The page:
We then turned our focus to a robust webinar discussion on the value of screens in cartel prevention and the creative usage of screens on the defense side. This second webinar, held a week after the first on May 28th, featured guest editor Rosa Abrantes-Metz (GlobalEcon, NYU Stern School of Business), Kai Huschelrath (ZEW), Donald C. Klawiter (Sheppard Mullin Richter & Hampton LLP), Danny Sokol (Levin College of Law at the University of Florida). This was also moderated by David S. Evans (GlobalEcon, University of Chicago Law School).
About the Experts:
|Rosa Abrantes-Metz is a principal in the antitrust, securities and financial regulation practices of Global Economics Group and an Adjunct Associate Professor at NYU’s Stern School of Business. She is the author of several articles on econometric methods and screens and flagged the LIBOR conspiracy in 2008. Her work is regularly featured in the media.||Antonio Capobianco is responsible for proceedings of the Working Party No. 3 of the OECD Competition Committee, Working Party on International Co-operation and Competition Law Enforcement. In this position, Mr Capobianco was responsible for a series of projects and work streams, including the development of the 2009 Guidelines for Fighting Bid Rigging in Public Procurement.|
|Kai Hüschelrath is head of the research group “Competition and Regulation” at ZEW (Center for European Economic Research). And Assistant Professor of Industrial Organization and Competitive Strategy at WHU Otto Beisheim School of Management in Vallender.||Don Klawiter is a partner at Sheppard Mullin in Washington, DC.. His practice focuses on antitrust investigations and litigation with a special emphasis on international cartel matters. In 2005-2006, he served as Chair of the ABA Section of Antitrust Law. Recently, he served as Co-Chair of the Section of Antitrust Law’s Presidential Transition Report Task Force, which made recommendations to the Antitrust Division and FTC on enforcement policy and procedures.|
|Carlos Mena-Labarthe is head of cartel investigations at the Federal Competition Commission of Mexico (CFC). Prior to his joining the Mexican competition authority he worked for national and international law firms including Basham, Ringe y Correa; Barrera, Siqueiros y Torres Landa and Haynes and Boone. He teaches Competition Law, Regulation and Public Policy at graduate and postgraduate level at ITAM.||Carlos Ragazzo is General Superintendent of Brazil’s competition authority, CADE. Before joining CADE he was a Lawyer for Pinheiro Net Avogados and worked as a trainee at the US’s FTC. He was general coordinator of antitrust at the Secretariat of Economic Monitoring in the Ministry of Finance. He is currently an Adjunct Professor of Antitrust Law in Rio de Janeiro at Gertulio Vargas.|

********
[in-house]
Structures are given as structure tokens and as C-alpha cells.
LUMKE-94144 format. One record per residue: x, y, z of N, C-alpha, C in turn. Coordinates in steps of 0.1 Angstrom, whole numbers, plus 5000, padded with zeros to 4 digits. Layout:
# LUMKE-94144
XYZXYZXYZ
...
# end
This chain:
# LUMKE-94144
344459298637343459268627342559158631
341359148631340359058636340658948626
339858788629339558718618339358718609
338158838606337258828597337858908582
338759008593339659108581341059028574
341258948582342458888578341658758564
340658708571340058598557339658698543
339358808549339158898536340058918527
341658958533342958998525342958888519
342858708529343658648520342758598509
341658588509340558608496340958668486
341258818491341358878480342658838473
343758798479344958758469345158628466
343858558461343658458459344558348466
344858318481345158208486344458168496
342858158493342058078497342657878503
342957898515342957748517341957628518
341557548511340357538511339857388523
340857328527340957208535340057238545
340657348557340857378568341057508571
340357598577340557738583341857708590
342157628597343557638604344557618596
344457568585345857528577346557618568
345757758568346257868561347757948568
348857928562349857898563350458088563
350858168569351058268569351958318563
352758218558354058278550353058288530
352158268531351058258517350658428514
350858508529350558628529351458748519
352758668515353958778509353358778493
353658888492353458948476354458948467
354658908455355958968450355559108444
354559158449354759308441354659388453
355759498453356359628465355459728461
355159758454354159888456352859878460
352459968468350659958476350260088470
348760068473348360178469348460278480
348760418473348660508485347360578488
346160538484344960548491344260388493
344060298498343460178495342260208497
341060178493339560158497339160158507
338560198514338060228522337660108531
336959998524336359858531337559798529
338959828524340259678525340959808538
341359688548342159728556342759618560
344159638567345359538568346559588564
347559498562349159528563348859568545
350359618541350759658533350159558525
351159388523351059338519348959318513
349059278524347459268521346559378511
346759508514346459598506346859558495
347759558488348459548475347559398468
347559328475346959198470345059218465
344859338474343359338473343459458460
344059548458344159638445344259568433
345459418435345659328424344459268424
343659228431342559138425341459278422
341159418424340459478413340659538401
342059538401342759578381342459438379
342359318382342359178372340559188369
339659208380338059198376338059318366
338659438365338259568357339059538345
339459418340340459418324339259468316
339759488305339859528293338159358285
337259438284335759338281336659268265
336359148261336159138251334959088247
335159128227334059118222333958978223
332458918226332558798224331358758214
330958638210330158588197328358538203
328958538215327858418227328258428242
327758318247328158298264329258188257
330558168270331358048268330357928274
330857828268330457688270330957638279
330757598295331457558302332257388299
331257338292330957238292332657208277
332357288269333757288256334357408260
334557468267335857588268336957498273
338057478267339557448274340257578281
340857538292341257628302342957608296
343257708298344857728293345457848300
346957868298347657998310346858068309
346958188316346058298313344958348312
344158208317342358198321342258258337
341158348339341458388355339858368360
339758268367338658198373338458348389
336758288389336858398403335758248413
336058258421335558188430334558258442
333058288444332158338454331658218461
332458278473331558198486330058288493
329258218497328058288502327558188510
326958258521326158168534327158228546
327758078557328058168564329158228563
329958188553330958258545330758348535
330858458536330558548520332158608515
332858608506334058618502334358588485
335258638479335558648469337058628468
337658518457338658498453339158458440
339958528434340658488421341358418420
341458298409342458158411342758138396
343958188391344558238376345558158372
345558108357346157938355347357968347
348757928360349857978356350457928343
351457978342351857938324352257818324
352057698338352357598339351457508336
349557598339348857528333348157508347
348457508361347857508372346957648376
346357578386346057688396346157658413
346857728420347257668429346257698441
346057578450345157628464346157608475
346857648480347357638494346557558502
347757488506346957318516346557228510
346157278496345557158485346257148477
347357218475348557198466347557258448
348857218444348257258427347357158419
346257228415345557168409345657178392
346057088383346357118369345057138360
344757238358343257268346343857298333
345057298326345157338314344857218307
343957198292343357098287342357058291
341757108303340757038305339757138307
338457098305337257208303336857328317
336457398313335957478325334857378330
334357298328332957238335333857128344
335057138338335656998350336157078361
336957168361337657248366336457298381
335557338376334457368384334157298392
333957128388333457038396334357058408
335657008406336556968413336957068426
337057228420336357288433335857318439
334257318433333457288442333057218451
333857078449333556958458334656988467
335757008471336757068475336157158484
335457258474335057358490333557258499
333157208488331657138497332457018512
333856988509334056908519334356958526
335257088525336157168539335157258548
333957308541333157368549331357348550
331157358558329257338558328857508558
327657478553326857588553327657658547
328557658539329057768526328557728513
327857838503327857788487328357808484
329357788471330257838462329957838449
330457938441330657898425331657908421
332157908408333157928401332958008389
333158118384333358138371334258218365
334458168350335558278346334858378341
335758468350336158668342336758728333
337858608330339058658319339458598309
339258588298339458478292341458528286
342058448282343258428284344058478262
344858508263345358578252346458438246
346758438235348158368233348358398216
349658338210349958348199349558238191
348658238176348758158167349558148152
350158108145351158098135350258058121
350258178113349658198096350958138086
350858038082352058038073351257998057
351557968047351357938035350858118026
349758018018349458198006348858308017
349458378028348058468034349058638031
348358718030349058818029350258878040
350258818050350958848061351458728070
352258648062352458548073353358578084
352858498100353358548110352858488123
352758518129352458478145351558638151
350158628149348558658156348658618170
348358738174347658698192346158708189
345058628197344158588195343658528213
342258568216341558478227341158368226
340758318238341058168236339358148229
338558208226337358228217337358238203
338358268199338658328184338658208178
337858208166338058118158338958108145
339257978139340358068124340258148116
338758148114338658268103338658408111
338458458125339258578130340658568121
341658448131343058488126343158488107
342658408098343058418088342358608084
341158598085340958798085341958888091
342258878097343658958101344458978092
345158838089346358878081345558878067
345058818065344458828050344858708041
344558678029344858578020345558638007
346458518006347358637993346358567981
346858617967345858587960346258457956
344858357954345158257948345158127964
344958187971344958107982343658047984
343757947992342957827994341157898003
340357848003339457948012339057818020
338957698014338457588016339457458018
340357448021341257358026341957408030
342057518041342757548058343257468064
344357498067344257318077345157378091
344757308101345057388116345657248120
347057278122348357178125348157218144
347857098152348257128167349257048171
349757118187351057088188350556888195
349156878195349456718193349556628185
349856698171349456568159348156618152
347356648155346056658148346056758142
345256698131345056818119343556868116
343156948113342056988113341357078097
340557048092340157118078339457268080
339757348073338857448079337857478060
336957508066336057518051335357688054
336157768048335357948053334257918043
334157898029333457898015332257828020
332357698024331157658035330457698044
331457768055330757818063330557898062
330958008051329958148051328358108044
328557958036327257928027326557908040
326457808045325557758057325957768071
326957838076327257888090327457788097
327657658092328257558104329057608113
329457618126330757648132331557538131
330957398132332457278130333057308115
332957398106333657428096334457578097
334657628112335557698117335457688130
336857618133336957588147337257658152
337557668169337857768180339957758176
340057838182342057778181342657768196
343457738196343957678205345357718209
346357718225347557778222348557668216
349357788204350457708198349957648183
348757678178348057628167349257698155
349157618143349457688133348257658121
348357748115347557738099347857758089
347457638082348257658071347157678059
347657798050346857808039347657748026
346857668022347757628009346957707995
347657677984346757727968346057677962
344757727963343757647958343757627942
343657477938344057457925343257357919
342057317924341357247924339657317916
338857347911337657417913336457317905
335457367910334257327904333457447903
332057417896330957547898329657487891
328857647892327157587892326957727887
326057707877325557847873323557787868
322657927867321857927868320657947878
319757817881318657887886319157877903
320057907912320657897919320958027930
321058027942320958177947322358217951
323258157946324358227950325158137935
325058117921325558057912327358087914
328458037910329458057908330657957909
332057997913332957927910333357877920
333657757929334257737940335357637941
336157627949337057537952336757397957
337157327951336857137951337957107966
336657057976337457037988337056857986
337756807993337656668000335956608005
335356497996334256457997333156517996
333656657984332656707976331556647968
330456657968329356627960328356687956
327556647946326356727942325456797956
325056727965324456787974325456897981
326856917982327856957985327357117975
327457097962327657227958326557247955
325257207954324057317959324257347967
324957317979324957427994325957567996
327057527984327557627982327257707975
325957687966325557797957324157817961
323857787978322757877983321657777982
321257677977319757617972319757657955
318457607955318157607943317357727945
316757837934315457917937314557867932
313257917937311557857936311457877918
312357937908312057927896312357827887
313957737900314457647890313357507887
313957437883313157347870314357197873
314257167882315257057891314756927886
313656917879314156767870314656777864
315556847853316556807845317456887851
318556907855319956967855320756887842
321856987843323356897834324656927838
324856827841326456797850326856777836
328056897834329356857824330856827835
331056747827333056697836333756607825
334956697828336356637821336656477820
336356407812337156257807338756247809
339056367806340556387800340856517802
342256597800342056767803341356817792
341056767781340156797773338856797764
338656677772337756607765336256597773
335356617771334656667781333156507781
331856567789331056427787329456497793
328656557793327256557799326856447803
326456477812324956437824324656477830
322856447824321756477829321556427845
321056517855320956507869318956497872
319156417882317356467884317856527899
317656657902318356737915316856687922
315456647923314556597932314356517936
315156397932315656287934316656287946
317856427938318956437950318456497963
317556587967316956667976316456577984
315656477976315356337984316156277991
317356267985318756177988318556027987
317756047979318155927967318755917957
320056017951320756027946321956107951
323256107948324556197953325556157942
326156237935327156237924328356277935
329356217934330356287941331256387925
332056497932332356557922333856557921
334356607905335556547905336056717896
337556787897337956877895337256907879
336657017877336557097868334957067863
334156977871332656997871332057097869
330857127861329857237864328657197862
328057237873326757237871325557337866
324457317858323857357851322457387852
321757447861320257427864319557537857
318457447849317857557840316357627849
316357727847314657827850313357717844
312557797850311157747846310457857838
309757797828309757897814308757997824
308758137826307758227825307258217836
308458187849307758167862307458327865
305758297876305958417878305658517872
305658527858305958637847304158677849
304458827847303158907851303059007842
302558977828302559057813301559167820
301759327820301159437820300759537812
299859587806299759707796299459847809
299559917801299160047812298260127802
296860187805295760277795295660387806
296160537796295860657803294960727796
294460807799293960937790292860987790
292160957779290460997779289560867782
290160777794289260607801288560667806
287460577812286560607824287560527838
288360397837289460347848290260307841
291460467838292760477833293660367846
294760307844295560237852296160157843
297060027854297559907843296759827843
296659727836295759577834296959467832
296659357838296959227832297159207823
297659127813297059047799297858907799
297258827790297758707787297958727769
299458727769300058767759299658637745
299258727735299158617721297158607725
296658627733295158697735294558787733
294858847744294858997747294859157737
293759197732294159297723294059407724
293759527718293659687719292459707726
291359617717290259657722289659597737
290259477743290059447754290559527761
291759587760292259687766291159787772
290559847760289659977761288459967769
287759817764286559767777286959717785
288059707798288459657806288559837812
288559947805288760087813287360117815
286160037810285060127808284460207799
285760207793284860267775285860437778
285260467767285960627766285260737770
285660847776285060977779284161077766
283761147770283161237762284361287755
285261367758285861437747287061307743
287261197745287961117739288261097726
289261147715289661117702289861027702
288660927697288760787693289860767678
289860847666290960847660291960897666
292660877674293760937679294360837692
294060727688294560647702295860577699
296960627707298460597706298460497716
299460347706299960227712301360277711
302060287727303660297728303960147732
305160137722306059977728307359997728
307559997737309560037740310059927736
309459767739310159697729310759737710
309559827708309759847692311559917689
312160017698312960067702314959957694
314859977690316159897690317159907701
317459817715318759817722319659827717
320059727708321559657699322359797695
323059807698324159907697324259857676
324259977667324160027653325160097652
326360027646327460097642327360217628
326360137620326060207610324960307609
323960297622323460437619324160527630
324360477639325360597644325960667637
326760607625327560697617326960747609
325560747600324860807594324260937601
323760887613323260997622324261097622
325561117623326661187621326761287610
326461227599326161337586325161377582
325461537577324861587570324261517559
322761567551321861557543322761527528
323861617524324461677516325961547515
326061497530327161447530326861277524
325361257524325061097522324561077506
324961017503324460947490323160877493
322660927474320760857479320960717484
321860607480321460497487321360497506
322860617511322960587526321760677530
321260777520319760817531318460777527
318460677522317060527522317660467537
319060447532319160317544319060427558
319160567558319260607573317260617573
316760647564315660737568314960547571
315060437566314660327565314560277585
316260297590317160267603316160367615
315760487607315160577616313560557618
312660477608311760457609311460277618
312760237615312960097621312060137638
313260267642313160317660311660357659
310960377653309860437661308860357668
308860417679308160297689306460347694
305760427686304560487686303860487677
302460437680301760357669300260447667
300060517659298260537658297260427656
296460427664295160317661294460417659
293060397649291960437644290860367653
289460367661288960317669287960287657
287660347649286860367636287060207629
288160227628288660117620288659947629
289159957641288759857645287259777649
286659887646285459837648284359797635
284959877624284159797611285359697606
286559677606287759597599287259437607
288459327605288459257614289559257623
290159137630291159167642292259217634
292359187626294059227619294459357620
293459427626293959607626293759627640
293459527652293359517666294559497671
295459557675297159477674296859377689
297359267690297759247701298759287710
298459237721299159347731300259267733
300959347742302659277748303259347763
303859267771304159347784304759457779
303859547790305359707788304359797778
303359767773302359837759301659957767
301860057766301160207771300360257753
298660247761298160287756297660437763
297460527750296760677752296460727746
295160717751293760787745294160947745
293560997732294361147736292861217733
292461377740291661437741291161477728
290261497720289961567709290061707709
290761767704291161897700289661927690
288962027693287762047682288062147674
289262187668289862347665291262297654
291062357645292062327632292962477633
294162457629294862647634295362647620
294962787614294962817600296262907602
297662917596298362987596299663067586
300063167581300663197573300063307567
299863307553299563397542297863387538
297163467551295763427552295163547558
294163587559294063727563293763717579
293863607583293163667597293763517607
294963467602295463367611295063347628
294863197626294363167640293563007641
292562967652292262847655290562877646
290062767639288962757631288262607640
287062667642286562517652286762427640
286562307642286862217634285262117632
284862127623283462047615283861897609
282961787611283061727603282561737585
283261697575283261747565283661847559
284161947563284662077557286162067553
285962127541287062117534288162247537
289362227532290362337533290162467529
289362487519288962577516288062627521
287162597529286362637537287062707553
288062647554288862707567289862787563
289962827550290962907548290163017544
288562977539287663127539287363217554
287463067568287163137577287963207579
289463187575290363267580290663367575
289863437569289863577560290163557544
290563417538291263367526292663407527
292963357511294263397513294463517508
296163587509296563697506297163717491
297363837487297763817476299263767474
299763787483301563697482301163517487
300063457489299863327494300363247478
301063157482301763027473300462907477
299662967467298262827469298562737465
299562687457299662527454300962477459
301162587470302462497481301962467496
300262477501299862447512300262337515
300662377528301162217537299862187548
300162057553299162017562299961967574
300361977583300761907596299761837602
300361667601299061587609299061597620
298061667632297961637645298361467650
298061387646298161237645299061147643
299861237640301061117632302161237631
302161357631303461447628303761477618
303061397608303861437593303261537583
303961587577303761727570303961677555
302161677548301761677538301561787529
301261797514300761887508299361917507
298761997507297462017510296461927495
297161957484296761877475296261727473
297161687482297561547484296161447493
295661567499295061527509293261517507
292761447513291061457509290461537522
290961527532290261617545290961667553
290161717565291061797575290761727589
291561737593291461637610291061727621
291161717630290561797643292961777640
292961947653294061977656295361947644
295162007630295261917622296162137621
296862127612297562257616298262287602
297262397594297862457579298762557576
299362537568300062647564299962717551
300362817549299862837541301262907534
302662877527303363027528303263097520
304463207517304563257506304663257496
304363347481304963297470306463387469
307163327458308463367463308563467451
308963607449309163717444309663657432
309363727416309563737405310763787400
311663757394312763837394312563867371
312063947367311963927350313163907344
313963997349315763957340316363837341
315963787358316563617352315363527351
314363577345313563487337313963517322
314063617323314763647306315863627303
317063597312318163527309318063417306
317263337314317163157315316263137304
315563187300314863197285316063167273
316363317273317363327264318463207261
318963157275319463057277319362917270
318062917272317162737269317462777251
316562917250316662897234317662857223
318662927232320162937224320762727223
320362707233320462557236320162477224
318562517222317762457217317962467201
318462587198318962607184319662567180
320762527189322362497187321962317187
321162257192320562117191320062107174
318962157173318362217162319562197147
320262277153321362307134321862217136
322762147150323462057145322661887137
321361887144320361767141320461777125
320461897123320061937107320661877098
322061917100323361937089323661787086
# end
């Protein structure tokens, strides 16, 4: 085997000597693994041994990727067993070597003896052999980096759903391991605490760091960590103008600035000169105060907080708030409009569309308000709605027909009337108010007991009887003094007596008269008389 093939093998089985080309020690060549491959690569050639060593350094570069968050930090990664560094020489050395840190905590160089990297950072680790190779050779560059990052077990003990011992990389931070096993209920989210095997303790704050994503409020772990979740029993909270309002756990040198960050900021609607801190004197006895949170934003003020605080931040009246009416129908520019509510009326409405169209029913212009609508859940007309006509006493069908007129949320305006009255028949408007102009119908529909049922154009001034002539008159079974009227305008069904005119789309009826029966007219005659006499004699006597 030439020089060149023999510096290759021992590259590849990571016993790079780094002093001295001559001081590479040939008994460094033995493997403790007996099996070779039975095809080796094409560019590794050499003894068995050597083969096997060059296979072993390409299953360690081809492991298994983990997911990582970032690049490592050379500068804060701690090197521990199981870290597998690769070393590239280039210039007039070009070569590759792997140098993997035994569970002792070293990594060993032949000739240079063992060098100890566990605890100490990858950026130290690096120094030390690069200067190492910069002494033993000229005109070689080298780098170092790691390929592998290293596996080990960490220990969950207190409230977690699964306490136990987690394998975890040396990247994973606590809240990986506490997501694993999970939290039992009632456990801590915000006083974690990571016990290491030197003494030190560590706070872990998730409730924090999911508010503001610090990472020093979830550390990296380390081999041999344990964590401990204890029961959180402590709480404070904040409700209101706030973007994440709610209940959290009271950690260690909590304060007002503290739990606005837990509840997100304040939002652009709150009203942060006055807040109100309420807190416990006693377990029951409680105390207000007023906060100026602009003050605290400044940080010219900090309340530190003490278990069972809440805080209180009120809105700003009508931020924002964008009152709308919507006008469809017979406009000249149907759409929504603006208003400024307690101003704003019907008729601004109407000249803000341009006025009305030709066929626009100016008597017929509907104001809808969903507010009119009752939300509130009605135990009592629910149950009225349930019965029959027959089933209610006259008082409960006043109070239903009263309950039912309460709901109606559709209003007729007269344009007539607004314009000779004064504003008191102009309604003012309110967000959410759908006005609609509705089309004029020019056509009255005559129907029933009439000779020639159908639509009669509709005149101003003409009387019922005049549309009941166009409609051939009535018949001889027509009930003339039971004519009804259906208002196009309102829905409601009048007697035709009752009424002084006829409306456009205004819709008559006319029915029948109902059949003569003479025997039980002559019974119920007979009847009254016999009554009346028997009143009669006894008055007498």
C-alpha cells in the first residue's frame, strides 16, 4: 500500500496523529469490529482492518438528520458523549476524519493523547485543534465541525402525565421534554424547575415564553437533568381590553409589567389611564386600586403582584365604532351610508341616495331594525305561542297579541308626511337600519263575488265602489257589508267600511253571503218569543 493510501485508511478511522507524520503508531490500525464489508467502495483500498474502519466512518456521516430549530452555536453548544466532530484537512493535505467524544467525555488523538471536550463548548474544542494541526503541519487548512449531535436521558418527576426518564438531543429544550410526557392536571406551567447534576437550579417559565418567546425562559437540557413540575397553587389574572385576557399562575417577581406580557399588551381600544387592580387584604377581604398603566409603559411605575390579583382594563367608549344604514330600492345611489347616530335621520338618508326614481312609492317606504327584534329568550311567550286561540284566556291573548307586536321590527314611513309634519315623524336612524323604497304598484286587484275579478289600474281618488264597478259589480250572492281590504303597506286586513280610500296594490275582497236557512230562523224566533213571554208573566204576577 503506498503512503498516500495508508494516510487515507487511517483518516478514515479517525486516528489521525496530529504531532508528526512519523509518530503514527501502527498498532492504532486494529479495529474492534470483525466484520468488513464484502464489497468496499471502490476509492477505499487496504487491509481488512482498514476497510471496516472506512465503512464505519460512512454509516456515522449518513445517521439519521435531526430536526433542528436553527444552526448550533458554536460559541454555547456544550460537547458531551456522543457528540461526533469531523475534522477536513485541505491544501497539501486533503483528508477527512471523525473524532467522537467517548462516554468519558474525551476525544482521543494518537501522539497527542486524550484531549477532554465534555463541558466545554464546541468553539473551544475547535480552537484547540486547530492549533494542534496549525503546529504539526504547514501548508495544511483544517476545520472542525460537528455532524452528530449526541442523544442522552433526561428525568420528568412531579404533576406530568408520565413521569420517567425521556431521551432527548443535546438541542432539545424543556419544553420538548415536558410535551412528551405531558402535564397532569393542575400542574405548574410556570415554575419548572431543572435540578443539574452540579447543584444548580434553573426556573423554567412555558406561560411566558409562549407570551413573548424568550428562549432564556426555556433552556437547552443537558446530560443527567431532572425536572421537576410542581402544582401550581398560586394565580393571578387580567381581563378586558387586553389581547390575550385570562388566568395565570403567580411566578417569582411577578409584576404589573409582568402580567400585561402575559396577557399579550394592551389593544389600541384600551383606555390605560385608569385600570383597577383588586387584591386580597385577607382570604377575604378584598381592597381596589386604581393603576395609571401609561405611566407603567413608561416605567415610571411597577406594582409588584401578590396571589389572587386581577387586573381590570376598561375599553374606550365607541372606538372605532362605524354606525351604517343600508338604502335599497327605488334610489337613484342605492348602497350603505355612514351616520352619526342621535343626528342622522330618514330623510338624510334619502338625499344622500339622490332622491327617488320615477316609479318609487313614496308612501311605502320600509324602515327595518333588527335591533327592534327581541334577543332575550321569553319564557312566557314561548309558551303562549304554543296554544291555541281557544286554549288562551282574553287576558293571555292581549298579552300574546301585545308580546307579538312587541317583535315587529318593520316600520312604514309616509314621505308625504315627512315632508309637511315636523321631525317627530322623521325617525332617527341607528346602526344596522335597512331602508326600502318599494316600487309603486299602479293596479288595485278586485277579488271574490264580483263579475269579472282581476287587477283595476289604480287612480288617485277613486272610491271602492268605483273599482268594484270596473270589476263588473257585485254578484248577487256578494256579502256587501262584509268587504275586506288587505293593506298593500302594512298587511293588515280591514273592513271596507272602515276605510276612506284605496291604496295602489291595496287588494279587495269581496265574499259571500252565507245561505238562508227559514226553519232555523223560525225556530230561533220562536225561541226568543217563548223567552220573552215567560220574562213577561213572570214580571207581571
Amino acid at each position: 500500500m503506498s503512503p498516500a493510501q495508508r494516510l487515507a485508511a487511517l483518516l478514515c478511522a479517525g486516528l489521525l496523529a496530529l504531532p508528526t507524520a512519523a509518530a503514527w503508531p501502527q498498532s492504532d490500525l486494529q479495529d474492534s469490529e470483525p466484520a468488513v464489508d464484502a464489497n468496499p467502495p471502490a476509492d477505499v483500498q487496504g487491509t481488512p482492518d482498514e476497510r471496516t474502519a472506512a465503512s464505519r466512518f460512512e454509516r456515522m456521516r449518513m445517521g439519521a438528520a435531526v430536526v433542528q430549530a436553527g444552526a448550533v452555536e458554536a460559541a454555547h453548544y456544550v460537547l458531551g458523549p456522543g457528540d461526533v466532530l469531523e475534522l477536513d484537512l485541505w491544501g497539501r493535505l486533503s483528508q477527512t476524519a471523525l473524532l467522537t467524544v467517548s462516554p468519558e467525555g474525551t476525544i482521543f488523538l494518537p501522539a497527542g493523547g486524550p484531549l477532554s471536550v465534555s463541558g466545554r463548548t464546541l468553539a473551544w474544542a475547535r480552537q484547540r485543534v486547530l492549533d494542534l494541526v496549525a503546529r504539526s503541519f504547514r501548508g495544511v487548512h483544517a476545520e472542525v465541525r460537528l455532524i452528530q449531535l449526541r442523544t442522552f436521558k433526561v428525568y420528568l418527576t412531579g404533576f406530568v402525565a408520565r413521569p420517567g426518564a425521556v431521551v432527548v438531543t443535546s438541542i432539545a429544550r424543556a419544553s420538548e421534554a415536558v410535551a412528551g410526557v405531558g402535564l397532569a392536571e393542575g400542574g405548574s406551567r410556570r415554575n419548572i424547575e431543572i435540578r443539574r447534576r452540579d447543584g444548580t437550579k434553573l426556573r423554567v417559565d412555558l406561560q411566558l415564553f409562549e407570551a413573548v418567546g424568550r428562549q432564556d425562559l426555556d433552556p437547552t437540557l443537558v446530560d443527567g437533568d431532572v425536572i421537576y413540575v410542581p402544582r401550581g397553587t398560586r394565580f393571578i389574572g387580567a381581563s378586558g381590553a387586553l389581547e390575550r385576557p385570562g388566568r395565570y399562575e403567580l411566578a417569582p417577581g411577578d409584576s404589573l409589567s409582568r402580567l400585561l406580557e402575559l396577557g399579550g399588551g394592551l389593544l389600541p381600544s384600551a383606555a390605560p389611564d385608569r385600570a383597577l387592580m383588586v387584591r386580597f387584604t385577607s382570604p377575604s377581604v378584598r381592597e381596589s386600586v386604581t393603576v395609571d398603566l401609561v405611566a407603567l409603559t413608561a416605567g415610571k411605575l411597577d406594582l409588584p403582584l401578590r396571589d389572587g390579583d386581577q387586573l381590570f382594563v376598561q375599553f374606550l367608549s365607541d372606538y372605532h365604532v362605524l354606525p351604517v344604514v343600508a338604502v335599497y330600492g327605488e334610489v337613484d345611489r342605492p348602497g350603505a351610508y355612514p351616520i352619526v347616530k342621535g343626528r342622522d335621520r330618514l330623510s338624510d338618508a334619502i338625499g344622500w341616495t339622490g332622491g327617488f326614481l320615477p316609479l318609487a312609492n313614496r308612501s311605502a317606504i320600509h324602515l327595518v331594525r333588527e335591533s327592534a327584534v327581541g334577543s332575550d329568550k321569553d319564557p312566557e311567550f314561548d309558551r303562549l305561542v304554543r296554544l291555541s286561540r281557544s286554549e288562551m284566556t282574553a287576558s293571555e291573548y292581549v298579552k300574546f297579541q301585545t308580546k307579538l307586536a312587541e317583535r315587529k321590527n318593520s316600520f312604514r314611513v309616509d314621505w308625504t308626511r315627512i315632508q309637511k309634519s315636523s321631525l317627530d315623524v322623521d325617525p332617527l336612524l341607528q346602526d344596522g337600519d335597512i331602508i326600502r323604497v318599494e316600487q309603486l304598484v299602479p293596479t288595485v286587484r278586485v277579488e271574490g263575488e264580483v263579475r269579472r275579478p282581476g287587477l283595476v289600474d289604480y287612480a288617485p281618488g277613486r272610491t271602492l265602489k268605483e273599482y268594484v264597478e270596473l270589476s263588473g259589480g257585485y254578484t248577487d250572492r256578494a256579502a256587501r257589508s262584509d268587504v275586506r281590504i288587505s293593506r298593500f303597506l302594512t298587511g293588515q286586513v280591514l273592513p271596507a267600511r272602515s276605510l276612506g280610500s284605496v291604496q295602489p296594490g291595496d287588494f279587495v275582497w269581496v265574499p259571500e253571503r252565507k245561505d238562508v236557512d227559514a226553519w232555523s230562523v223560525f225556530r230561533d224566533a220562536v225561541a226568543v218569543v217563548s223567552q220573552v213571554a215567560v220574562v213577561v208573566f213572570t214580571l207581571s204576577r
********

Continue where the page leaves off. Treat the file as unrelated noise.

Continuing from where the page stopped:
|Danny Sokol is an Associate Professor of Law at the University of Florida Levin College of Law and a Senior Research Fellow at the George Washington University Law School Competition Law Center. He is co-editor of the Global Competition Law and Economics book series and of the Oxford Handbook of International Antitrust Economics, and is editor of the Antitrust and Competition Policy Blog.||David S. Evans is Chairman of Global Economics Group and Lecturer, University of Chicago Law School. Evans is the co-author with Professor Abrantes-Metz of a widely discussed proposal for replacing LIBOR.|
This briefing room is brought to you by Global Economics Group:
Global Economics Group provides independent, rigorous economic analysis in complex legal, regulatory and policy matters throughout the world. Global Economics Group has expertise in almost every area of litigation, regulation and policy in which economic, financial, and statistical expertise helps analyze and elucidate complex issues. The Global Economics Group team has worked on some of the most significant matters of the last quarter century in antitrust, securities, financial regulation, labor and discrimination, and intellectual property as well as many issues that span several of these areas. In addition to these practices the GlobalEcon team has deep expertise in many individual industries including equity markets, payments, banking, insurance, and other aspects of financial services; energy; mobile and traditional telecommunications; new and traditional media; web-based businesses including social networking, e-commerce, and online advertising; pharmaceuticals and health care.